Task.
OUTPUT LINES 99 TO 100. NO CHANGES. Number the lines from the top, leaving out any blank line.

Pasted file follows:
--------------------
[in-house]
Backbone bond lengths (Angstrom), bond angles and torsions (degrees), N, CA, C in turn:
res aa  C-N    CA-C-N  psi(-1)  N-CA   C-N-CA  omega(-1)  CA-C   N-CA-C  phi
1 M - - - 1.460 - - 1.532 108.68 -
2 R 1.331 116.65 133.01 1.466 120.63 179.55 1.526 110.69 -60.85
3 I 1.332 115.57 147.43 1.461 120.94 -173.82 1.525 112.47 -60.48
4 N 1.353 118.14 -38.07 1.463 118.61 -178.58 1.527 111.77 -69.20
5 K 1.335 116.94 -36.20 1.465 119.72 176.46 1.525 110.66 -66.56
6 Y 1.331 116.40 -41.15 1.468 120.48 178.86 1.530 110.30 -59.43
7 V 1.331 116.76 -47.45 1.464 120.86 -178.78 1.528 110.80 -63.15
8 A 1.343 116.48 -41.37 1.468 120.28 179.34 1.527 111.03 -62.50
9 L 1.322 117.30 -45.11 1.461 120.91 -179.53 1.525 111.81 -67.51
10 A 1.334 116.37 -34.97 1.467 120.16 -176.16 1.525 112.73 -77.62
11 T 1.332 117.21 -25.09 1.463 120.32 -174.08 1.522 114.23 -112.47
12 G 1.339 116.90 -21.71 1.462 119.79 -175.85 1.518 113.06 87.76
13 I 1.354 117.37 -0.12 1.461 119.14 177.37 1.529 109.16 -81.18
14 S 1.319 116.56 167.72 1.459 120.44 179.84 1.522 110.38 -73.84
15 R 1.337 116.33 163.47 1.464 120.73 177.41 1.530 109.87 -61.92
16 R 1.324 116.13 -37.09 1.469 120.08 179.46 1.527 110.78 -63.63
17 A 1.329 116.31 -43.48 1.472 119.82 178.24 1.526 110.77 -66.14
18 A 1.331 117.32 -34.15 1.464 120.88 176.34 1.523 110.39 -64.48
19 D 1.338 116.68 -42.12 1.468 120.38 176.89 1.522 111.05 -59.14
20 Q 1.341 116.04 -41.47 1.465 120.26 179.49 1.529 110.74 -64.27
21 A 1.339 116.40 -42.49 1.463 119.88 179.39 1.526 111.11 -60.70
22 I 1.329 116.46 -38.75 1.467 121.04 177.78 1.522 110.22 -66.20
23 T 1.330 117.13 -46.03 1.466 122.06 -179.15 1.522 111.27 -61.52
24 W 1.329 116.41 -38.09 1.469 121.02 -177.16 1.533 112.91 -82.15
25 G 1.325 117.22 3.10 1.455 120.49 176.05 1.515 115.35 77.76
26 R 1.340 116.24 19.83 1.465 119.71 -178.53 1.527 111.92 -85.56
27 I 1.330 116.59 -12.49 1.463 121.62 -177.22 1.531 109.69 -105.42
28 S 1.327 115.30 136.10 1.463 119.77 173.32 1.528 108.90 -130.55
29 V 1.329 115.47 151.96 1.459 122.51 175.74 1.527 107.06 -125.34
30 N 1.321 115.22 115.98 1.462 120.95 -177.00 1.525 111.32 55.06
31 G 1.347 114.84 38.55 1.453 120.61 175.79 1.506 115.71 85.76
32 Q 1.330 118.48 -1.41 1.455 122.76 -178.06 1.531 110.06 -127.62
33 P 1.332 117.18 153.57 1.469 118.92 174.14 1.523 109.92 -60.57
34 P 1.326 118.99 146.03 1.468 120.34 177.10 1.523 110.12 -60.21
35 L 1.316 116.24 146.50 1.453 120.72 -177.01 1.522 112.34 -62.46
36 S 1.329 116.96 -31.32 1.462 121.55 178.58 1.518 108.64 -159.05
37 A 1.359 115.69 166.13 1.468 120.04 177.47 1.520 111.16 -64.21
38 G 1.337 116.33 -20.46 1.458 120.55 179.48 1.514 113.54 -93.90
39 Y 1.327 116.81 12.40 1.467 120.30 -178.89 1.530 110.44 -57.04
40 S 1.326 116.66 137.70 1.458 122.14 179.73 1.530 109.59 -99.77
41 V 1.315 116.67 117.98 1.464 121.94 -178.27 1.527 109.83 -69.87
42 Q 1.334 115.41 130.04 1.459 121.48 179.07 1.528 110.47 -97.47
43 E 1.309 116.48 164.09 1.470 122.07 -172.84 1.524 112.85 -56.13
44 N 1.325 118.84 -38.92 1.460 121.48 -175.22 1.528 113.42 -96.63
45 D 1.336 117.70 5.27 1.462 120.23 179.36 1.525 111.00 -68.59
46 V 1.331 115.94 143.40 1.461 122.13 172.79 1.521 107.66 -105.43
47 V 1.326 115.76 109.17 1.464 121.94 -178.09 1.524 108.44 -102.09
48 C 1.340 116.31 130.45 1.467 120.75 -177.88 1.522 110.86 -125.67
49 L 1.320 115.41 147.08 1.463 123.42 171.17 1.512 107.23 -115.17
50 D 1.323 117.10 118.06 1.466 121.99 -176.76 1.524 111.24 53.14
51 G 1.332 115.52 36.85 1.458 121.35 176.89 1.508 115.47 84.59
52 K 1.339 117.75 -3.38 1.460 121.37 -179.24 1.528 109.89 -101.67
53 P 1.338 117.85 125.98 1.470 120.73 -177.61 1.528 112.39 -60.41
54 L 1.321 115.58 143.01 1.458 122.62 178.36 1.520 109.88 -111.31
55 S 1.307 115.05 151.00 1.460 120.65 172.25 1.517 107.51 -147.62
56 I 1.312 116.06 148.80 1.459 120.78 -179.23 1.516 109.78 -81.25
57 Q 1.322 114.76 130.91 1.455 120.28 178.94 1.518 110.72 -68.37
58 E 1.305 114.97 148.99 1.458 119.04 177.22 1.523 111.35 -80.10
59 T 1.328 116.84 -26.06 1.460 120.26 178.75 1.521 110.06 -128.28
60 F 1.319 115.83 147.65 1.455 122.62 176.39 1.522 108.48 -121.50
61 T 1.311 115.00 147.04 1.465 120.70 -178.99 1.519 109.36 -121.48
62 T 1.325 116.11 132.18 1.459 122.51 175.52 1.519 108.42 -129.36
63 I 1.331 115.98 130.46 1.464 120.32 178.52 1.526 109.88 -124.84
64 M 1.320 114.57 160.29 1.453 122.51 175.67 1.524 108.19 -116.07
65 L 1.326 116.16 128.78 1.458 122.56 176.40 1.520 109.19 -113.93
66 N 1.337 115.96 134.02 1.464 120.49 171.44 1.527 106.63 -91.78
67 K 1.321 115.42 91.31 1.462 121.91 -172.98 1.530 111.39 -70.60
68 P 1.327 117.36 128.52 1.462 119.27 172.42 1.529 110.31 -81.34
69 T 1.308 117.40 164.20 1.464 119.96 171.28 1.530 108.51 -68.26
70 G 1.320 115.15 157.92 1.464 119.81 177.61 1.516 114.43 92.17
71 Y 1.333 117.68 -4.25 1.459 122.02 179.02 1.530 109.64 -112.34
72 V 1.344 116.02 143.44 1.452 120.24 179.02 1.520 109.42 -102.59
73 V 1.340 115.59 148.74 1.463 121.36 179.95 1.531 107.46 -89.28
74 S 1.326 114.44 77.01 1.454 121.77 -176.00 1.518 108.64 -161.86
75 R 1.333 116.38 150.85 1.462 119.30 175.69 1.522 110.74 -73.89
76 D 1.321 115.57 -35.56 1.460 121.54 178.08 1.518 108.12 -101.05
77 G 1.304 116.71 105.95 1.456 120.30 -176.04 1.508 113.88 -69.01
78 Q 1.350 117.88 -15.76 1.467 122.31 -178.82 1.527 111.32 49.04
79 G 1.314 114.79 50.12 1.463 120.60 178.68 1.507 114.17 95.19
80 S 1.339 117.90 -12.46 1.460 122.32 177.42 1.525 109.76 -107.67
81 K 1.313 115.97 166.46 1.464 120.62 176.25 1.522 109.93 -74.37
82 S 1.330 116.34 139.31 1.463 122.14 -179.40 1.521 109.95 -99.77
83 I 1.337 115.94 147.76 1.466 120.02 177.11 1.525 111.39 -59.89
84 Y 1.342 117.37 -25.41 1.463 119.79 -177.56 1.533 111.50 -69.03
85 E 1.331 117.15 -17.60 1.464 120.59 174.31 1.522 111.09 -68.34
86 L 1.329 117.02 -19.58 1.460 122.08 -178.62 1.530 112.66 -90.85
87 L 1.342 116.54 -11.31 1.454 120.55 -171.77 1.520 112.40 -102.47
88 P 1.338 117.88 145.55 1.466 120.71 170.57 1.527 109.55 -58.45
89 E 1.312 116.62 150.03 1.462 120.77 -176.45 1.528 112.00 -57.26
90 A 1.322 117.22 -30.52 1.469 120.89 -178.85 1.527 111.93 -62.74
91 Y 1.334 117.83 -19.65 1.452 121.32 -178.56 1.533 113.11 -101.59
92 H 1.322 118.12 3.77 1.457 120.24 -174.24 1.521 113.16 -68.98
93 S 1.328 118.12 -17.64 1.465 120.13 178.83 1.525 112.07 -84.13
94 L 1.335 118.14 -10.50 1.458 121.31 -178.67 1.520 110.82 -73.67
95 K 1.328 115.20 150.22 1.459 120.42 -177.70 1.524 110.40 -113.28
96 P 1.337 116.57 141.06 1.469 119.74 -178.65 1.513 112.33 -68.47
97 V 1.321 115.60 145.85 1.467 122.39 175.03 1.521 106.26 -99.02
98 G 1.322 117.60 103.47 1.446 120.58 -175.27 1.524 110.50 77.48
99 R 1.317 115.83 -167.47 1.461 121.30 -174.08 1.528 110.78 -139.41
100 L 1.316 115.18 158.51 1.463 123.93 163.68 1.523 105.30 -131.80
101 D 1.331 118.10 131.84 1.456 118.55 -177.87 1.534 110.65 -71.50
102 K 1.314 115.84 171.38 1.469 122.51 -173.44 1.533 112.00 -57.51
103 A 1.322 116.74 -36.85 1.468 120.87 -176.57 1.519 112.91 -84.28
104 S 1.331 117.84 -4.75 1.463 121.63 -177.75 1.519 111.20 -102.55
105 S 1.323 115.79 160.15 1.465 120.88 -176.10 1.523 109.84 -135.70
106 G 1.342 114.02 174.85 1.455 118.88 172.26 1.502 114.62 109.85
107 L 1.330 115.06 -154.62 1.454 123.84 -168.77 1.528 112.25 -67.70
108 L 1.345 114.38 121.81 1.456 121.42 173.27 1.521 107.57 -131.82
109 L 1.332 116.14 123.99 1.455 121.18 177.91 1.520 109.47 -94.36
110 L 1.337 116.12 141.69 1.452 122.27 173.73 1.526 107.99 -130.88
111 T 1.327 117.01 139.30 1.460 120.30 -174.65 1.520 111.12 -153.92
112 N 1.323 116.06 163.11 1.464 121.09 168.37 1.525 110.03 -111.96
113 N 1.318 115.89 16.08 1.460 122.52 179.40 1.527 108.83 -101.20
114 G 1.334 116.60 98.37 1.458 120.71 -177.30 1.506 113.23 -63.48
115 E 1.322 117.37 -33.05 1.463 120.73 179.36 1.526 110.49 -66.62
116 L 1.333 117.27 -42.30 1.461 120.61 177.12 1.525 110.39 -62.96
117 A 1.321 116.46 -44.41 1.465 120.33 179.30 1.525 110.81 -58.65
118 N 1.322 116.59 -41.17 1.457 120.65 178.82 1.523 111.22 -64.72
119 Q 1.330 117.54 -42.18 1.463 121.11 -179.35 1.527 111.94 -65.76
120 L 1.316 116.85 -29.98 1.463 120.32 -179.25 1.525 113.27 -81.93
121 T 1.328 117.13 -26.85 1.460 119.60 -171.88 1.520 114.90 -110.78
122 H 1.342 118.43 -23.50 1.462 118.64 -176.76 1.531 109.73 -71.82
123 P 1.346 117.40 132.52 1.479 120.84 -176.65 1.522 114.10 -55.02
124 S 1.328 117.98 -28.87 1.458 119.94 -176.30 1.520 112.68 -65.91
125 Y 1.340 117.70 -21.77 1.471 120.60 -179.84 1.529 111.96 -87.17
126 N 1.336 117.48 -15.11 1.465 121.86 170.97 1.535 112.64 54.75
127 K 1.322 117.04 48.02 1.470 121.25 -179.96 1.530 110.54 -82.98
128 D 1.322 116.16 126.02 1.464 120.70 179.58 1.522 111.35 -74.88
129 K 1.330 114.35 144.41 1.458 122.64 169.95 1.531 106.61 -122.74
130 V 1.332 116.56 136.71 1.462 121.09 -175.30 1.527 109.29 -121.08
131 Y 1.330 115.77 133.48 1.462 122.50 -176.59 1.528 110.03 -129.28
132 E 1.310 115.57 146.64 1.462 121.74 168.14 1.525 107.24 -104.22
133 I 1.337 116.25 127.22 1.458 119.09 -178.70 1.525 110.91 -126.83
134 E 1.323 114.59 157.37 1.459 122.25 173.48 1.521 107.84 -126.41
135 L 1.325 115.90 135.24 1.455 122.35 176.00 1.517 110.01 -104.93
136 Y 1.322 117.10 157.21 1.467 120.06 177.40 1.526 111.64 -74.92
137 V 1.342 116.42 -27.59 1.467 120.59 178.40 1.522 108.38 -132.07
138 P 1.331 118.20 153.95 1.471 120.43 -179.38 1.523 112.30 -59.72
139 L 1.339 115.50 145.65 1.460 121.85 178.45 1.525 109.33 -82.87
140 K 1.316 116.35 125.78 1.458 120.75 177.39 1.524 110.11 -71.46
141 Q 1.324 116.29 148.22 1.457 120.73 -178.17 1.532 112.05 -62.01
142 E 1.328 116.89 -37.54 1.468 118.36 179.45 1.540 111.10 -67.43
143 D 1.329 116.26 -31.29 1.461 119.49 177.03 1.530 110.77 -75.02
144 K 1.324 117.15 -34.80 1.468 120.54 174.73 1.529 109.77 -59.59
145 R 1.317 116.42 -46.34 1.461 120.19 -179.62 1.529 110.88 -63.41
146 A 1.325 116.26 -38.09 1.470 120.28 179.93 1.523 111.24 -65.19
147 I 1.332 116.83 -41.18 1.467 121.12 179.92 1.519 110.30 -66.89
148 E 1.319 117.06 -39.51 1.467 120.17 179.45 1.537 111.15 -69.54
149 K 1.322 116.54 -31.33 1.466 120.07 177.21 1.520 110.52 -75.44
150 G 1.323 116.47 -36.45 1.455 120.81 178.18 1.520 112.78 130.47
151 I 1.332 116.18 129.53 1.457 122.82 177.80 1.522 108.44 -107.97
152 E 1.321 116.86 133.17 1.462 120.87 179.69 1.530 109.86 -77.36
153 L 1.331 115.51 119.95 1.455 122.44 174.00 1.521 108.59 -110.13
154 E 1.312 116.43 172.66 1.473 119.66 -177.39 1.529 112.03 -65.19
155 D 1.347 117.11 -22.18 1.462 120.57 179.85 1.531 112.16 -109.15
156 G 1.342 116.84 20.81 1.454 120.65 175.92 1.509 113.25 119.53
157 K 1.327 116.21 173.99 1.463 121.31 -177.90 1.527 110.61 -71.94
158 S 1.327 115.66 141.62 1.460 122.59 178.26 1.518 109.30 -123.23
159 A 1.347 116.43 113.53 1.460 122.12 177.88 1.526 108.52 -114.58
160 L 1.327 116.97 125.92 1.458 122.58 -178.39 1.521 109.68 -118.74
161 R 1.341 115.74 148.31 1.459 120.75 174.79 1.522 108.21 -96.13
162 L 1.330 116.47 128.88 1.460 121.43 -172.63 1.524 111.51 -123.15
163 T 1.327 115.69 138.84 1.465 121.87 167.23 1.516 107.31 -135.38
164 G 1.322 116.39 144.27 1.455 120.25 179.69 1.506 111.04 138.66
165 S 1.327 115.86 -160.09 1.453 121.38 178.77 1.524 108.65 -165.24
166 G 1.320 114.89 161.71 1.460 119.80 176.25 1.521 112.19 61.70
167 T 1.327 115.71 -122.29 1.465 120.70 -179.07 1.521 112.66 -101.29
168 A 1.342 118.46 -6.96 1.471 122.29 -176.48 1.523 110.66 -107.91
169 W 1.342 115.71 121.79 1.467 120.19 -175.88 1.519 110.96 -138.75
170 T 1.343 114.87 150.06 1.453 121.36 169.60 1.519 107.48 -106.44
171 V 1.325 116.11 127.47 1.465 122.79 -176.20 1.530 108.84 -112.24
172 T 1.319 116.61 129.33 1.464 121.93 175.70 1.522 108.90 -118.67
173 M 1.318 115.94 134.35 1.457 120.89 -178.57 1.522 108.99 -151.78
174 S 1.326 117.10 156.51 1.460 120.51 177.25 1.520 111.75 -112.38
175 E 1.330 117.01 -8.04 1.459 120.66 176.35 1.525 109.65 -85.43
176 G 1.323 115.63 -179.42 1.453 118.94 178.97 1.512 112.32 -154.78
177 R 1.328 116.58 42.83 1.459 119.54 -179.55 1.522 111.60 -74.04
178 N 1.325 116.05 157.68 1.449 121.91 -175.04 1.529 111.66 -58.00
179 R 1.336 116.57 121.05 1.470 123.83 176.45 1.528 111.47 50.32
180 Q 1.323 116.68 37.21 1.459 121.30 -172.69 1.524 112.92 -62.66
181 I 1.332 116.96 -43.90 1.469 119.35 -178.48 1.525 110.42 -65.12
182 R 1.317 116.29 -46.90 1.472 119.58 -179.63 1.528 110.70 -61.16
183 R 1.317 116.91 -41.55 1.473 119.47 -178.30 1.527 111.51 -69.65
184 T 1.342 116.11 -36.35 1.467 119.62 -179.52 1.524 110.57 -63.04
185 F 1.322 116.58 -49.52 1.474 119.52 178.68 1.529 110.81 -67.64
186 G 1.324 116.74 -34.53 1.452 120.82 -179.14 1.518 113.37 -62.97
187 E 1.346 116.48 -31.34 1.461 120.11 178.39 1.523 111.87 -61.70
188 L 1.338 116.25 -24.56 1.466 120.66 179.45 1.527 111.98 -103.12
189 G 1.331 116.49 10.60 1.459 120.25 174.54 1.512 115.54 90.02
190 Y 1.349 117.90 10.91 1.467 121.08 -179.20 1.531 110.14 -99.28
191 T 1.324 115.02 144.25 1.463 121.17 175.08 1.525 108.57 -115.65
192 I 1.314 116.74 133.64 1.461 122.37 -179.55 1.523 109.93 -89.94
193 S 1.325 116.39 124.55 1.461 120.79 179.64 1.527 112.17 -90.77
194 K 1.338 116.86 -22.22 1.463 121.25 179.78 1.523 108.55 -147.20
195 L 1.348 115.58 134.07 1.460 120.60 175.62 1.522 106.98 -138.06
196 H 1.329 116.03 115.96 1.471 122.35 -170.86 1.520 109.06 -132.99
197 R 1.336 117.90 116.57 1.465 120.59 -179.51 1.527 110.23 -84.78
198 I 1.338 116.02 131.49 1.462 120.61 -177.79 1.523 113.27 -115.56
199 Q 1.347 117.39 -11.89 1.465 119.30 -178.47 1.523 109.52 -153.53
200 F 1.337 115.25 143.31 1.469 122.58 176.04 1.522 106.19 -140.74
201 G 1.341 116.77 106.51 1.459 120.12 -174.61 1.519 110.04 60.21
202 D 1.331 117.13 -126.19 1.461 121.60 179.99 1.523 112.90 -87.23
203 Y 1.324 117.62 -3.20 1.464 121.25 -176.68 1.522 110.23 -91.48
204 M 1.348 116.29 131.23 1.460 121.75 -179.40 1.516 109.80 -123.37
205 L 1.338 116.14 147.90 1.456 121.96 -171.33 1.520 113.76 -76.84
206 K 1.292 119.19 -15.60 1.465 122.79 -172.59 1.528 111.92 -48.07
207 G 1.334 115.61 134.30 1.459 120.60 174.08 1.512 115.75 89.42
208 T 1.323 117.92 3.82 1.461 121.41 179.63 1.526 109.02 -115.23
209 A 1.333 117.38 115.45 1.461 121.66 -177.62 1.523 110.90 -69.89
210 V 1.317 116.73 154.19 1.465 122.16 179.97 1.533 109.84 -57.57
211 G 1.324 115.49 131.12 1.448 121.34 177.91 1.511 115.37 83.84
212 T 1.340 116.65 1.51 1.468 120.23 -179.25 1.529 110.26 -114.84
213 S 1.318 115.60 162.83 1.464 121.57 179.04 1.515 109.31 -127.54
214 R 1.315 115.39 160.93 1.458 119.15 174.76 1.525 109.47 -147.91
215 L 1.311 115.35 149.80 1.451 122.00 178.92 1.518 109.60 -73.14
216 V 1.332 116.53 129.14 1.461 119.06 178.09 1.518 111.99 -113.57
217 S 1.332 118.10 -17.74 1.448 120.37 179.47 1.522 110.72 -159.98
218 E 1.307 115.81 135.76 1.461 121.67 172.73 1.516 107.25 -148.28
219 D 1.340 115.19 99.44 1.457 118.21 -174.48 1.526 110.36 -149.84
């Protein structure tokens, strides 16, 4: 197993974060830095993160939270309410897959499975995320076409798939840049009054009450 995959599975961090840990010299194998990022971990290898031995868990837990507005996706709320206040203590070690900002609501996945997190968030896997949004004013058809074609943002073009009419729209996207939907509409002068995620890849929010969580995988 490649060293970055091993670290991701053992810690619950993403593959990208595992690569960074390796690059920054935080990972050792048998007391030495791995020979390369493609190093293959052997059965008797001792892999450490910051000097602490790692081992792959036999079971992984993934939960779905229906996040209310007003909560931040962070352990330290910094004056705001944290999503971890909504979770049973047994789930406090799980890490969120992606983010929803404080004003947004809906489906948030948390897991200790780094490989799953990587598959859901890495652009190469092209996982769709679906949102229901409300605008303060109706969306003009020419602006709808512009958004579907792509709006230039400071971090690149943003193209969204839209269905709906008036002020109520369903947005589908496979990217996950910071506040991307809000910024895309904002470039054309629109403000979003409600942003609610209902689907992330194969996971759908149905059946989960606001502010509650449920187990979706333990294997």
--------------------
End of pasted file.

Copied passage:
96 P 1.337 116.57 141.06 1.469 119.74 -178.65 1.513 112.33 -68.47
97 V 1.321 115.60 145.85 1.467 122.39 175.03 1.521 106.26 -99.02